Customer segmentation criteria can be divided into three main categories:

Profile variables: are used to characterize consumers but are not clearly linked to or predictive of an individual's behavior in a particular market.

Behavioral Variables: Relates to consumer behavior. Thus behavioral factors such as benefit usage and purchase occasions all fall under this category.

Psychographic variables: A person's attitudes, opinions, and interests are identified to create a lifestyle profile that includes consumer consumption patterns. Thus these profiles are associated with specific buying behavior.

Segmentation is a creative process and can be conducted using a range of different variables that bring a unique perspective to market dynamics. The air travel market can be segmented by air benefits (value or status), or occasion of use (business or vacation), or stage in the family life cycle (young and single or middle-aged, married with children). On occasion it may be relevant to use a single variable to segment the market. Often they will be used in combination For example - a potential market segment in the air travel market may be middle-aged consumers with children looking for status benefits for business travel. Innovative combinations of variables across a range can reveal new market segments, even in supposedly traditional markets.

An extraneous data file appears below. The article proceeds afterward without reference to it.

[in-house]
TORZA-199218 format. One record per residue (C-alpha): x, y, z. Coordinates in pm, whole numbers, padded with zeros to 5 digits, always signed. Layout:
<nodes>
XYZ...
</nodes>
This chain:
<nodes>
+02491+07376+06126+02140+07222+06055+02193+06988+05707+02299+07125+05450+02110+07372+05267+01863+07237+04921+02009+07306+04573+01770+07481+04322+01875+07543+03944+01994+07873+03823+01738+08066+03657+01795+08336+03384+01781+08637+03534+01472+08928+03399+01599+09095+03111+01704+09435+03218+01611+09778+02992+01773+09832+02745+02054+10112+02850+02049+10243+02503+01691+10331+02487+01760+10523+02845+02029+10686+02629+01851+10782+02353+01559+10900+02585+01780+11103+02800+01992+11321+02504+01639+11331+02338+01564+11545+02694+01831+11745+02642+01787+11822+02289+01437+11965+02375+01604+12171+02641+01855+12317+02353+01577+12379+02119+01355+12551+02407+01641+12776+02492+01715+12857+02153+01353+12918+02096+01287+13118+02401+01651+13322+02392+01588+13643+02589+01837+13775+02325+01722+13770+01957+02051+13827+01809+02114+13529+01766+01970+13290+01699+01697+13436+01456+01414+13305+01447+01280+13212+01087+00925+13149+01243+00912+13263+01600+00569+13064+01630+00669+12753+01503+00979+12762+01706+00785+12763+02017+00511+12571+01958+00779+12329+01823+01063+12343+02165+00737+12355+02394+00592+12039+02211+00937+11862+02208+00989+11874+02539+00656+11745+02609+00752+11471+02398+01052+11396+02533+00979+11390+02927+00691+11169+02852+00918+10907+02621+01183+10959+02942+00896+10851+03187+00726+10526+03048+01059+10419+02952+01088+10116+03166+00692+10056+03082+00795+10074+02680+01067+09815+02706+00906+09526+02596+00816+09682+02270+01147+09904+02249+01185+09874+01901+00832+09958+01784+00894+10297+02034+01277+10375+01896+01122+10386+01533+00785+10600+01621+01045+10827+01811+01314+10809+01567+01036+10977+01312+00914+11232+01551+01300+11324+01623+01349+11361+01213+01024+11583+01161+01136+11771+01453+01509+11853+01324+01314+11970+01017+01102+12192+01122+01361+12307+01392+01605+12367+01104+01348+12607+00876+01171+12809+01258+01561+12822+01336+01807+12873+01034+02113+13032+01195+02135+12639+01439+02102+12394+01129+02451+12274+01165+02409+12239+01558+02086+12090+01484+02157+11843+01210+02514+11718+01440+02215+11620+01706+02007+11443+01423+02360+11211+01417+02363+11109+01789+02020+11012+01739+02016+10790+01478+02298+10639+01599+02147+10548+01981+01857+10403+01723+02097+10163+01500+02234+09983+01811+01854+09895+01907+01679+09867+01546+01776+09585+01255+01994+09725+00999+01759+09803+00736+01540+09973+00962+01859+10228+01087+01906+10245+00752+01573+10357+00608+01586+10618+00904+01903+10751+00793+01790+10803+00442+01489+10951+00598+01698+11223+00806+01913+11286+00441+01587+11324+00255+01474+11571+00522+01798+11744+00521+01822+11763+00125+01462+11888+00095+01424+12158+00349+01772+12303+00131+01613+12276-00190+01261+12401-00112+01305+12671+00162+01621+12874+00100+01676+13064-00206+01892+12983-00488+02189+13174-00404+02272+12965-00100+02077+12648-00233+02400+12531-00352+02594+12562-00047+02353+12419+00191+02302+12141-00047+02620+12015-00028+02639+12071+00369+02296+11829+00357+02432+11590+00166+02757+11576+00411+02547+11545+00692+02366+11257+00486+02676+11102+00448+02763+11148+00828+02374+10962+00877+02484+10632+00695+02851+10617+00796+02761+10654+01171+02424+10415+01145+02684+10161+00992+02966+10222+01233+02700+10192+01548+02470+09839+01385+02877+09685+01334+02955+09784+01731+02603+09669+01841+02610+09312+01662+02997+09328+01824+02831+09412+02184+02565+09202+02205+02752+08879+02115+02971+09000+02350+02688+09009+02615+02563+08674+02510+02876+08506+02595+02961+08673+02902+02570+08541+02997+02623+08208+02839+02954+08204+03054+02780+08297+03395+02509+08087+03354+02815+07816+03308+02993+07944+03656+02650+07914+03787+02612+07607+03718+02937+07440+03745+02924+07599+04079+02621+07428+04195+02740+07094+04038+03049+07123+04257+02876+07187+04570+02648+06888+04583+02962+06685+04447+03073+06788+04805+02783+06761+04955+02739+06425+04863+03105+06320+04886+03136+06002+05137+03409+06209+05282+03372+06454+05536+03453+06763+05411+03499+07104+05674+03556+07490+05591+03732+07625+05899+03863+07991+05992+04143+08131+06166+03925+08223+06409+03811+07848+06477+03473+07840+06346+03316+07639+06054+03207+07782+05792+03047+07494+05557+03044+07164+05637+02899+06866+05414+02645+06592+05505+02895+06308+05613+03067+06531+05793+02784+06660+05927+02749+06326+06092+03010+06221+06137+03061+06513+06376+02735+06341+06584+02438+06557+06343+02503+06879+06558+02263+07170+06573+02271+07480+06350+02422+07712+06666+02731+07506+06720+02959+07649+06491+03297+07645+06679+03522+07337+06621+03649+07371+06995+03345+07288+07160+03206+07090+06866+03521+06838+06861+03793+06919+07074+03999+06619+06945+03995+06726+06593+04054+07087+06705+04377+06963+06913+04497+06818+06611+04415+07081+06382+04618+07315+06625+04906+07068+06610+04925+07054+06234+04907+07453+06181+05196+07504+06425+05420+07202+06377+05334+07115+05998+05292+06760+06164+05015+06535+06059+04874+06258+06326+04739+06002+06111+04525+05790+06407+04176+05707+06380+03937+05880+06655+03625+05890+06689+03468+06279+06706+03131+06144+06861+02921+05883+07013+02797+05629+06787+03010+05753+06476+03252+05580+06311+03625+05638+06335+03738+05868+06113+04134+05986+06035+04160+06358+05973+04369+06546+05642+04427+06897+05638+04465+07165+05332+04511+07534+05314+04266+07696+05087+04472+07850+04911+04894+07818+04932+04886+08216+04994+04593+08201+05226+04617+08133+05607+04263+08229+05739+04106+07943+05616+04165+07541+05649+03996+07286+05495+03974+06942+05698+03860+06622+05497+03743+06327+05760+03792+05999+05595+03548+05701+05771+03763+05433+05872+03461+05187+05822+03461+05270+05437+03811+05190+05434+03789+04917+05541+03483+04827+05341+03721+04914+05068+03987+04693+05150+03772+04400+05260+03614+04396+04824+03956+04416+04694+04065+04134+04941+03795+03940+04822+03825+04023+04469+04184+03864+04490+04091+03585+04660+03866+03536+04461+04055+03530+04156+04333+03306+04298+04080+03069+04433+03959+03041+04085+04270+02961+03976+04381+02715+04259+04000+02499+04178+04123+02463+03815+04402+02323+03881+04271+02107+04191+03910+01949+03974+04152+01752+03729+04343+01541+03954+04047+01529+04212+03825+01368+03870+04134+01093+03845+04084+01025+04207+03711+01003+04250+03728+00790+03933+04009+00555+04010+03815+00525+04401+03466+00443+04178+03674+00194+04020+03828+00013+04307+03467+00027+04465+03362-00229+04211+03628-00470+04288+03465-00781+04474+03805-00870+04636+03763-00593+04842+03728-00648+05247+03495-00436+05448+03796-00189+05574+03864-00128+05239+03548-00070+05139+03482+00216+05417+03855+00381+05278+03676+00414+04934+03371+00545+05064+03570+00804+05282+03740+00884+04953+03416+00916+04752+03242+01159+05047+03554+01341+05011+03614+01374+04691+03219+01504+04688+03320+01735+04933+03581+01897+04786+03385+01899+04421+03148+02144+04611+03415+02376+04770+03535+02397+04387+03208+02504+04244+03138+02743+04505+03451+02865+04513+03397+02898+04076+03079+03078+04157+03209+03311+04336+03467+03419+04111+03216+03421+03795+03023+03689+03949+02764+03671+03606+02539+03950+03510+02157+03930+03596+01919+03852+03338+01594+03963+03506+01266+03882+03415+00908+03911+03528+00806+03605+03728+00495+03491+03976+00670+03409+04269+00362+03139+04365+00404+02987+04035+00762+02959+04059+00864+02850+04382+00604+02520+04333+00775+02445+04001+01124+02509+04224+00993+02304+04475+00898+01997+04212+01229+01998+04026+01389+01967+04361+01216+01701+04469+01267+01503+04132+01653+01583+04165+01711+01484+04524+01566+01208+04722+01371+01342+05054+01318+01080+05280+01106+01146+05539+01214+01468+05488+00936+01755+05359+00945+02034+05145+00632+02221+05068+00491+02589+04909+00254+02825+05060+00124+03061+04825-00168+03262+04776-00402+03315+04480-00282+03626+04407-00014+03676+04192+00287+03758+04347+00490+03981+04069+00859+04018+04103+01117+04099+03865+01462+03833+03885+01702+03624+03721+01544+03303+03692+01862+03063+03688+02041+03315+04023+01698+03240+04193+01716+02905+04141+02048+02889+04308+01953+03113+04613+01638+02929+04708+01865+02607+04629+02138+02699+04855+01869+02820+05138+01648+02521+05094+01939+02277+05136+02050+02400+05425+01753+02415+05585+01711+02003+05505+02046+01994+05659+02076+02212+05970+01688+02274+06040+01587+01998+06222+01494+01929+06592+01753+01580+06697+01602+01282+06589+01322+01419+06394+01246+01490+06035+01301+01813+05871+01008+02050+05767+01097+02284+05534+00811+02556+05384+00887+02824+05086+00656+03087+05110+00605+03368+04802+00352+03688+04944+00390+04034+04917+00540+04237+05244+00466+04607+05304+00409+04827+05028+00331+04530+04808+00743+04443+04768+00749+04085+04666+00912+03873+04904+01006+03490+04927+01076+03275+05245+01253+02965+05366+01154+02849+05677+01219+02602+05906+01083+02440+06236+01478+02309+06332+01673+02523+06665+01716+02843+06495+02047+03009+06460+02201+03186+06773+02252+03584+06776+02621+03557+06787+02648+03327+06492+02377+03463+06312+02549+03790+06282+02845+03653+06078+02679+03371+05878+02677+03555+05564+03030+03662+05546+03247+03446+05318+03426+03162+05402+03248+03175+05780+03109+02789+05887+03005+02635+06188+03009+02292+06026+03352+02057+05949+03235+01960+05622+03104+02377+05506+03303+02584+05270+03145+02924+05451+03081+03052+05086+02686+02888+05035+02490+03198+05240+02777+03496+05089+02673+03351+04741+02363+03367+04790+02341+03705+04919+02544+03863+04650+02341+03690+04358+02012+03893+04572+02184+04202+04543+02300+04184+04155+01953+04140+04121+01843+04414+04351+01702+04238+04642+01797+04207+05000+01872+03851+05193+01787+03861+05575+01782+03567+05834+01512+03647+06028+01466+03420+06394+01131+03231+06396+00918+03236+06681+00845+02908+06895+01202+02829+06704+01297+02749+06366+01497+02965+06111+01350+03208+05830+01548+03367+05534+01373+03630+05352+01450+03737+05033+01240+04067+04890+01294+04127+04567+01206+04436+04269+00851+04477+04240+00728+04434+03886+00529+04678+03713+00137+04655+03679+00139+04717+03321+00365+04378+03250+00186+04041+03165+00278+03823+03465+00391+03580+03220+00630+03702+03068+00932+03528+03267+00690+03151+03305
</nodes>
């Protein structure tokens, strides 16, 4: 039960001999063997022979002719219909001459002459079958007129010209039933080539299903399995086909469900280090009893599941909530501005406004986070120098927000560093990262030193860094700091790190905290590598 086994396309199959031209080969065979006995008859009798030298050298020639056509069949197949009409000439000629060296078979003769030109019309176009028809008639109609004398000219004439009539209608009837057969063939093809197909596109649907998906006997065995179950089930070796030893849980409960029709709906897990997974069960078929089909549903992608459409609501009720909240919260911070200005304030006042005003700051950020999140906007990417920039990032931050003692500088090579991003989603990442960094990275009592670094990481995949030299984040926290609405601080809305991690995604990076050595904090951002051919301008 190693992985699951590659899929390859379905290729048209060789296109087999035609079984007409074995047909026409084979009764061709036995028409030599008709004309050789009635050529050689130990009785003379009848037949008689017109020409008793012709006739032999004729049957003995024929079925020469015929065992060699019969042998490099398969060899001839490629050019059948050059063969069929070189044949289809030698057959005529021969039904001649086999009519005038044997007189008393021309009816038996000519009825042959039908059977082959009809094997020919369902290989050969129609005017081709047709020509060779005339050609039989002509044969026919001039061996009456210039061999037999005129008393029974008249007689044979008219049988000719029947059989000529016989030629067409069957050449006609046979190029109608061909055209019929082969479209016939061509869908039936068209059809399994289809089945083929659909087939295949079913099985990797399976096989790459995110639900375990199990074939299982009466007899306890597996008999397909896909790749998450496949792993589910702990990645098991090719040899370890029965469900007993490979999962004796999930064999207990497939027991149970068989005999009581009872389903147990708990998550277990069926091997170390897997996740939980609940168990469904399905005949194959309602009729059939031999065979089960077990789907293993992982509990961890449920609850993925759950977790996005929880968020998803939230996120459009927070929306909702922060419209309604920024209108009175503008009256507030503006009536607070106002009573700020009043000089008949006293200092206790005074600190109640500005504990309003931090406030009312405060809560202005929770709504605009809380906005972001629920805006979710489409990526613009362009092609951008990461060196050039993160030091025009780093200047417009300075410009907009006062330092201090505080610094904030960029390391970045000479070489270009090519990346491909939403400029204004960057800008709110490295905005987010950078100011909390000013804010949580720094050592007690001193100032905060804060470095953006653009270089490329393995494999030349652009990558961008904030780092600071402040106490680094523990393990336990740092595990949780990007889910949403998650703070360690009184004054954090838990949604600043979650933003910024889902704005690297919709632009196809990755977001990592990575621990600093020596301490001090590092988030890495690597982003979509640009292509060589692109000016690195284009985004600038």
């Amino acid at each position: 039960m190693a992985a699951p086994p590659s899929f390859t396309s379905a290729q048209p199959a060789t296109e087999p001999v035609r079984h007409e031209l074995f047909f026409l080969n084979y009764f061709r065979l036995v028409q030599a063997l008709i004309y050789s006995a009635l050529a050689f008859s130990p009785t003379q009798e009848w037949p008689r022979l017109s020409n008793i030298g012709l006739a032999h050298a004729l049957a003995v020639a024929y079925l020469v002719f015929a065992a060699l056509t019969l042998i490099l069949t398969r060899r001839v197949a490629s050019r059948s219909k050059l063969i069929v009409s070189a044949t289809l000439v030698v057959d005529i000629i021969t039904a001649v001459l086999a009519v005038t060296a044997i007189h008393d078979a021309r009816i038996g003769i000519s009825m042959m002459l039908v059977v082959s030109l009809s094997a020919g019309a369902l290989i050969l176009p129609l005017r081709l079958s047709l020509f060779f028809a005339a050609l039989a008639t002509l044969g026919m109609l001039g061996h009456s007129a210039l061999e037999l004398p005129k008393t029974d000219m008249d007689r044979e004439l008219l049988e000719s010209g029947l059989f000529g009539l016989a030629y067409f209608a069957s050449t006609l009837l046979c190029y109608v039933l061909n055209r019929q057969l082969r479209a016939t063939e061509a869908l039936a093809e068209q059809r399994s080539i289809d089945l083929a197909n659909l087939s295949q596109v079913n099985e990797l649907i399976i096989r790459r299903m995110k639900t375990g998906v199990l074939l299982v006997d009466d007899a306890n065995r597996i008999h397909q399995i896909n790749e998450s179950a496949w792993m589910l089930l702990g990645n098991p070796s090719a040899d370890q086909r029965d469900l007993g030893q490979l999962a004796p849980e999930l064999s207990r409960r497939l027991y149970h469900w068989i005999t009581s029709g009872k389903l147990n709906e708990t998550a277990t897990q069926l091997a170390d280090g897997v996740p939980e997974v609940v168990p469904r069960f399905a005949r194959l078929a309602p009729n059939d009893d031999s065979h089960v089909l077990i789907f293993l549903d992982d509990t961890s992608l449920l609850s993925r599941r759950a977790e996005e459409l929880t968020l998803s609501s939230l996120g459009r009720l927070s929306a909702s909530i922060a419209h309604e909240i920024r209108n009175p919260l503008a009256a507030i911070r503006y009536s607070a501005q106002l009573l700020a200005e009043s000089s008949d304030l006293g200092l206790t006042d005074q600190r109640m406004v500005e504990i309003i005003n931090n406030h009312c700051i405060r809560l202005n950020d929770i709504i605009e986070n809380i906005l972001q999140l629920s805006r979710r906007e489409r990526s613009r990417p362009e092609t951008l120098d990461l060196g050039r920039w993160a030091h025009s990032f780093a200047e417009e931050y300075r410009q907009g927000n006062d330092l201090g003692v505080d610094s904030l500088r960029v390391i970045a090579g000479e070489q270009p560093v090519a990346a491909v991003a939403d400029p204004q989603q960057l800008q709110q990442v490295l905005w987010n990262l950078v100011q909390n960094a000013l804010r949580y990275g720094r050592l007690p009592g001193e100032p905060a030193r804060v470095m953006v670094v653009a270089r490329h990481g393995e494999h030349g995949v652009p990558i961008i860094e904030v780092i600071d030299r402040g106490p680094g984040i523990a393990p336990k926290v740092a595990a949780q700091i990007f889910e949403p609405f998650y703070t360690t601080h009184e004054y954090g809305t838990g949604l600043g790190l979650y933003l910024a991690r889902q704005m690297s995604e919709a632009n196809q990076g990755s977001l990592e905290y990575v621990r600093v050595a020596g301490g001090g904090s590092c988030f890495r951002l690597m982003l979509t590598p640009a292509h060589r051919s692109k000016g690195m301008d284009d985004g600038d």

These variables have no hierarchy. Marketers can use any variable starting point as first order variables and then add further variables i.e. second order variables to give a clear definition to the grouping. Thus a segment of consumers demanding physical fitness can initially be determined using benefit segmentation. Profile variables can then be added such as age, gender, geographic demographics, etc. to more clearly identify consumers to allow the company to develop specific media communication and distribution plans.


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